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Textbook advice for Japanese Language Proficiency Tests
August 31, 2011 2:58 PM   Subscribe

Can you recommend textbooks and offer any other advice for me to work my way up the JLPT tests.

My wife (who is Japanese and a qualified TEFL teacher) is going to start trying to teach me Japanese, with the goal of working my way up the JLPT tests, probably starting at Level N4 (old Level 3).

We are going to try to do proper structured lessons on a weekly basis.

I'm not a complete beginner and have spent a lot of time in Japan. We go there every year for a couple of weeks, and will continue to do so for the rest of our lives - so this is a long term project.

Many thanks for any advice.
posted by mairuzu to Writing & Language (4 answers total) 2 users marked this as a favorite
 
PS - I'm in the UK if that makes any difference
posted by mairuzu at 2:59 PM on August 31, 2011


The Kanzen Master series is quite good.

I passed level 1 of the JLPT (old level 1, not the new harder level 1). In my experience, unless you're at around N2 level, it doesn't make sense to study specifically for the JLPT. It makes sense to figure out a well-rounded approach that suits you and includes grammar, reading comprehension, listening comprehension, speaking, writing, certainly some kanji but not massive hardcore kanji-centered studying.

Below N2 level, the JLPT tests don't test for any weird arcane stuff that you wouldn't learn anyway through a well-rounded Japanese study program. And even if they did, anything below N2 isn't useful for employment or anything in the real world, so... studying specifically for the JLPT doesn't make sense to me until around that level.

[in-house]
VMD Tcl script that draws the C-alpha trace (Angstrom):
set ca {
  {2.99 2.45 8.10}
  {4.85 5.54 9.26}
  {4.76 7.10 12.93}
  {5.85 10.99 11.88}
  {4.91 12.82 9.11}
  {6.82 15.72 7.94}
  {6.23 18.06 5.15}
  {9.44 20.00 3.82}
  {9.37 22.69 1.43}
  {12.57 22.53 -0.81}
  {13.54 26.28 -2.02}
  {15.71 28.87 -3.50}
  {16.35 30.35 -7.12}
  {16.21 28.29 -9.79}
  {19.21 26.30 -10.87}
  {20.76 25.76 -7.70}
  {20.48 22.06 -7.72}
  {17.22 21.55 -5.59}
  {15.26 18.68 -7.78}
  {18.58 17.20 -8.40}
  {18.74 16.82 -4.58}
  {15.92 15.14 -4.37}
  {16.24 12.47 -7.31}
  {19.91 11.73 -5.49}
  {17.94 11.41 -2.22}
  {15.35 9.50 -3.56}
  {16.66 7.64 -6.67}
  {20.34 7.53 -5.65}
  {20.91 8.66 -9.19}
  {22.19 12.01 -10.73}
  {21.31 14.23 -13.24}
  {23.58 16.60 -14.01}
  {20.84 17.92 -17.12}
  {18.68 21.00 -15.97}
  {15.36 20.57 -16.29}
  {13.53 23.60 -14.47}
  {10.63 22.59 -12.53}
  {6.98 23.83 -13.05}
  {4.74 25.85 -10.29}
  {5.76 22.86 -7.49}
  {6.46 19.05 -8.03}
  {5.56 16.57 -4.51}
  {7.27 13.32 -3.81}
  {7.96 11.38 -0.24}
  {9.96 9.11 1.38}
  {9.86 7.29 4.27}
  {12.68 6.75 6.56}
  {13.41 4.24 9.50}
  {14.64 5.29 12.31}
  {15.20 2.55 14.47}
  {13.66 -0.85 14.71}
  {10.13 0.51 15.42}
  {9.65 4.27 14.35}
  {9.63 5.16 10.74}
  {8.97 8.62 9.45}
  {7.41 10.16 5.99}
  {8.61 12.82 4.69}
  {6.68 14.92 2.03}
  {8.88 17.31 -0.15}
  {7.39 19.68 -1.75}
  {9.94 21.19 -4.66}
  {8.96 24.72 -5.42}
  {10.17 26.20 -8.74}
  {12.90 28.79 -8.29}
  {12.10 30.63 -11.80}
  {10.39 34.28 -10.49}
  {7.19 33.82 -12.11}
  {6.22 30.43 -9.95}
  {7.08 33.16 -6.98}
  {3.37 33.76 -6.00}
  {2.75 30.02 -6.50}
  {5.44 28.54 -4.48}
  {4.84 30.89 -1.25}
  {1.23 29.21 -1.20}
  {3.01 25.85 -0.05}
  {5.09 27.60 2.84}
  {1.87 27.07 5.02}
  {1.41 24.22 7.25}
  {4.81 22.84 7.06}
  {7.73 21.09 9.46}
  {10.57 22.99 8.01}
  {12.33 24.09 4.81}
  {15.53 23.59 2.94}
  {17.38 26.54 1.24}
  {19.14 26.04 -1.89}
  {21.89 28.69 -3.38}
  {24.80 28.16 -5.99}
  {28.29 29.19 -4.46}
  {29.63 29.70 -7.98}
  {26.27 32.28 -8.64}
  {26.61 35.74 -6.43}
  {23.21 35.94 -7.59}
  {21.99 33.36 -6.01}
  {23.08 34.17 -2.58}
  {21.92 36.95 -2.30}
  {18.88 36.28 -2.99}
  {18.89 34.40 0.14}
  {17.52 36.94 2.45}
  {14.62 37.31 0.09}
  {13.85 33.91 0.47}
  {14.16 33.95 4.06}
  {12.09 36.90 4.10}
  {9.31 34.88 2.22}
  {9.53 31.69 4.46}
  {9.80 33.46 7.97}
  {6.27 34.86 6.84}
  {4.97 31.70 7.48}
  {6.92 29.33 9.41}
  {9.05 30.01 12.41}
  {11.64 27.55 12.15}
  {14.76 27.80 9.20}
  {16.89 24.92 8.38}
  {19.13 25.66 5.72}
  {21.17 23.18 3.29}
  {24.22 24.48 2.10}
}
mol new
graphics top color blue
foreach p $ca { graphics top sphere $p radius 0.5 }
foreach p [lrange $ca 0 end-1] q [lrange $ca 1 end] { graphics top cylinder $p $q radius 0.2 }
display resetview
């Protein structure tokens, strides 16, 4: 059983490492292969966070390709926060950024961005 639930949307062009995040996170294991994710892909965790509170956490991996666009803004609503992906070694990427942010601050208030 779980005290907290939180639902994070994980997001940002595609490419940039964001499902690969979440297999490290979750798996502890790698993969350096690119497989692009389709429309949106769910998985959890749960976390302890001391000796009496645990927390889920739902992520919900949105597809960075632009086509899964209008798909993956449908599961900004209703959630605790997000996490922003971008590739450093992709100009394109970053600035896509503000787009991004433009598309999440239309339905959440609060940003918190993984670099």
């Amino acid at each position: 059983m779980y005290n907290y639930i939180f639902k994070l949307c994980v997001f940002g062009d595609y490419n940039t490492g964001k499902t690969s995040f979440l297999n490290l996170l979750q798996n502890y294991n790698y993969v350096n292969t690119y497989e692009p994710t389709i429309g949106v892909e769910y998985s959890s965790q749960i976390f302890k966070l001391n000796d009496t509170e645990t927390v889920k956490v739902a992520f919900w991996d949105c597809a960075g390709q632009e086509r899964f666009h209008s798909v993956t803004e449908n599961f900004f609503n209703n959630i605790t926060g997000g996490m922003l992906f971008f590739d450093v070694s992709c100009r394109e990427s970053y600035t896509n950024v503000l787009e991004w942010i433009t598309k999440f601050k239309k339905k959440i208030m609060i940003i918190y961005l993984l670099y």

Read as much as possible. Being a fast reader makes all the difference between a pass and a fail.
posted by Jeanne at 6:21 PM on August 31, 2011


In terms of non-text things, I've brought this up in nearly every learning Japanese question: Read the Kanji is a flashcard website that breaks up kanji according to the JLPT level. I used this (though I've slacked off) for about 6 months before taking JLPT N3, and there was literally 1 kanji I didn't know on the test. It's pretty good for vocabulary as well. It's pay now, but it's not that expensive, and it's a one-time fee.
posted by Ghidorah at 8:32 PM on August 31, 2011 [1 favorite]


I used the Kanzen Master series to pass Level 1. I also used the Kanji Kentei series as well, as it includes more context and more kanji.
posted by KokuRyu at 9:06 AM on September 13, 2011


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